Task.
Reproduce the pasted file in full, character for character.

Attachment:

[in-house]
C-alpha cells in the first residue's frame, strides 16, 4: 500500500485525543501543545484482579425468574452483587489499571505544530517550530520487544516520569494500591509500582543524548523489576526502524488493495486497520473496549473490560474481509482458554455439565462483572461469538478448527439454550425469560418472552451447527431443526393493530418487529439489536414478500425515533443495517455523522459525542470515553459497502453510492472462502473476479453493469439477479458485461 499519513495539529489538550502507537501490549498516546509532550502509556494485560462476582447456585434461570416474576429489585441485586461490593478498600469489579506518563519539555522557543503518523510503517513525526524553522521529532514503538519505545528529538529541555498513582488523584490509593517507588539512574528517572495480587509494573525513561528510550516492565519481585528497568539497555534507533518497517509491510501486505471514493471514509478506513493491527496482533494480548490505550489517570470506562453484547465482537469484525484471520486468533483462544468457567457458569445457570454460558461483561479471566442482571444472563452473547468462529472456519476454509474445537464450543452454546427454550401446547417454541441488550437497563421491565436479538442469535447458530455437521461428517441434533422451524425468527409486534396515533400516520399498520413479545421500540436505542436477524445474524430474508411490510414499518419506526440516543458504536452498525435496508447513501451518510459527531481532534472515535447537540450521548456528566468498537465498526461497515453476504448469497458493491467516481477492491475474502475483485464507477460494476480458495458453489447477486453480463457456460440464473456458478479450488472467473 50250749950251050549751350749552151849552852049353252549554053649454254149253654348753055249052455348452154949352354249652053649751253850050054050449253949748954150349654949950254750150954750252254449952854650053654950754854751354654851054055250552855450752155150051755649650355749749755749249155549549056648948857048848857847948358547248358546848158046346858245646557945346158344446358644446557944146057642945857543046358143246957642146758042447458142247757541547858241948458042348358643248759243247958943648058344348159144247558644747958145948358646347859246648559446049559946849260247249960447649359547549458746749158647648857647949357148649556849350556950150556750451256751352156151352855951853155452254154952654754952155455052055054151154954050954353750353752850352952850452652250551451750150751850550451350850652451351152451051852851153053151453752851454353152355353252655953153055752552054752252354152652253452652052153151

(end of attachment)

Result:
[in-house]
C-alpha cells in the first residue's frame, strides 16, 4: 500500500485525543501543545484482579425468574452483587489499571505544530517550530520487544516520569494500591509500582543524548523489576526502524488493495486497520473496549473490560474481509482458554455439565462483572461469538478448527439454550425469560418472552451447527431443526393493530418487529439489536414478500425515533443495517455523522459525542470515553459497502453510492472462502473476479453493469439477479458485461 499519513495539529489538550502507537501490549498516546509532550502509556494485560462476582447456585434461570416474576429489585441485586461490593478498600469489579506518563519539555522557543503518523510503517513525526524553522521529532514503538519505545528529538529541555498513582488523584490509593517507588539512574528517572495480587509494573525513561528510550516492565519481585528497568539497555534507533518497517509491510501486505471514493471514509478506513493491527496482533494480548490505550489517570470506562453484547465482537469484525484471520486468533483462544468457567457458569445457570454460558461483561479471566442482571444472563452473547468462529472456519476454509474445537464450543452454546427454550401446547417454541441488550437497563421491565436479538442469535447458530455437521461428517441434533422451524425468527409486534396515533400516520399498520413479545421500540436505542436477524445474524430474508411490510414499518419506526440516543458504536452498525435496508447513501451518510459527531481532534472515535447537540450521548456528566468498537465498526461497515453476504448469497458493491467516481477492491475474502475483485464507477460494476480458495458453489447477486453480463457456460440464473456458478479450488472467473 50250749950251050549751350749552151849552852049353252549554053649454254149253654348753055249052455348452154949352354249652053649751253850050054050449253949748954150349654949950254750150954750252254449952854650053654950754854751354654851054055250552855450752155150051755649650355749749755749249155549549056648948857048848857847948358547248358546848158046346858245646557945346158344446358644446557944146057642945857543046358143246957642146758042447458142247757541547858241948458042348358643248759243247958943648058344348159144247558644747958145948358646347859246648559446049559946849260247249960447649359547549458746749158647648857647949357148649556849350556950150556750451256751352156151352855951853155452254154952654754952155455052055054151154954050954353750353752850352952850452652250551451750150751850550451350850652451351152451051852851153053151453752851454353152355353252655953153055752552054752252354152652253452652052153151